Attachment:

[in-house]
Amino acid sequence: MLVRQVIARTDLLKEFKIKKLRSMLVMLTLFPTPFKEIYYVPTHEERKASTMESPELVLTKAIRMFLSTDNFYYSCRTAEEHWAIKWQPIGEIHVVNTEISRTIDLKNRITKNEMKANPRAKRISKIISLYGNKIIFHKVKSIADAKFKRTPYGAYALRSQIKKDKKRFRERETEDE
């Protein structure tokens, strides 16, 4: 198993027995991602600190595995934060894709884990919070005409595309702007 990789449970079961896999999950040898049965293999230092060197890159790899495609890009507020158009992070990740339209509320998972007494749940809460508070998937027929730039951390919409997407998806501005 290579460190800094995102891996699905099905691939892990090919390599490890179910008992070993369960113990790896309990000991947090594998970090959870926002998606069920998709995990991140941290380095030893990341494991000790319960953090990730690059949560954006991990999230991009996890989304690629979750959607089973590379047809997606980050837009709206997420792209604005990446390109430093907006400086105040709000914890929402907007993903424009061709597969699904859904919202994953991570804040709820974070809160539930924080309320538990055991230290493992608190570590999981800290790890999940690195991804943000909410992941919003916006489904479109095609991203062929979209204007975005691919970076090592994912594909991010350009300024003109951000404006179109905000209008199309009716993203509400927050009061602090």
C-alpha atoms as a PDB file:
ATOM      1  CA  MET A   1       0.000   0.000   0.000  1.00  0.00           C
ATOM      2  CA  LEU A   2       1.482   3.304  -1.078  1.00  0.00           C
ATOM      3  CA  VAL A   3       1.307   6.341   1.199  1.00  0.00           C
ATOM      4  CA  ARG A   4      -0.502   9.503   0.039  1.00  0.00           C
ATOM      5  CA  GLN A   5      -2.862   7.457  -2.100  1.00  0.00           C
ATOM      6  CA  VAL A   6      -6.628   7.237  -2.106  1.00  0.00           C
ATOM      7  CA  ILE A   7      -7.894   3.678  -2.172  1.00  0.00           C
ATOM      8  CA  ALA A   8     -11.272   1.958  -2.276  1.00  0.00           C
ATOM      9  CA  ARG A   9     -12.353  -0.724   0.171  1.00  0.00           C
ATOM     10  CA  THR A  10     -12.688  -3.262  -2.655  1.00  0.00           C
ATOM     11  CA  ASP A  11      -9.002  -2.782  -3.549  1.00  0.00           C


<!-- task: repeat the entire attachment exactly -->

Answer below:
[in-house]
Amino acid sequence: MLVRQVIARTDLLKEFKIKKLRSMLVMLTLFPTPFKEIYYVPTHEERKASTMESPELVLTKAIRMFLSTDNFYYSCRTAEEHWAIKWQPIGEIHVVNTEISRTIDLKNRITKNEMKANPRAKRISKIISLYGNKIIFHKVKSIADAKFKRTPYGAYALRSQIKKDKKRFRERETEDE
């Protein structure tokens, strides 16, 4: 198993027995991602600190595995934060894709884990919070005409595309702007 990789449970079961896999999950040898049965293999230092060197890159790899495609890009507020158009992070990740339209509320998972007494749940809460508070998937027929730039951390919409997407998806501005 290579460190800094995102891996699905099905691939892990090919390599490890179910008992070993369960113990790896309990000991947090594998970090959870926002998606069920998709995990991140941290380095030893990341494991000790319960953090990730690059949560954006991990999230991009996890989304690629979750959607089973590379047809997606980050837009709206997420792209604005990446390109430093907006400086105040709000914890929402907007993903424009061709597969699904859904919202994953991570804040709820974070809160539930924080309320538990055991230290493992608190570590999981800290790890999940690195991804943000909410992941919003916006489904479109095609991203062929979209204007975005691919970076090592994912594909991010350009300024003109951000404006179109905000209008199309009716993203509400927050009061602090």
C-alpha atoms as a PDB file:
ATOM      1  CA  MET A   1       0.000   0.000   0.000  1.00  0.00           C
ATOM      2  CA  LEU A   2       1.482   3.304  -1.078  1.00  0.00           C
ATOM      3  CA  VAL A   3       1.307   6.341   1.199  1.00  0.00           C
ATOM      4  CA  ARG A   4      -0.502   9.503   0.039  1.00  0.00           C
ATOM      5  CA  GLN A   5      -2.862   7.457  -2.100  1.00  0.00           C
ATOM      6  CA  VAL A   6      -6.628   7.237  -2.106  1.00  0.00           C
ATOM      7  CA  ILE A   7      -7.894   3.678  -2.172  1.00  0.00           C
ATOM      8  CA  ALA A   8     -11.272   1.958  -2.276  1.00  0.00           C
ATOM      9  CA  ARG A   9     -12.353  -0.724   0.171  1.00  0.00           C
ATOM     10  CA  THR A  10     -12.688  -3.262  -2.655  1.00  0.00           C
ATOM     11  CA  ASP A  11      -9.002  -2.782  -3.549  1.00  0.00           C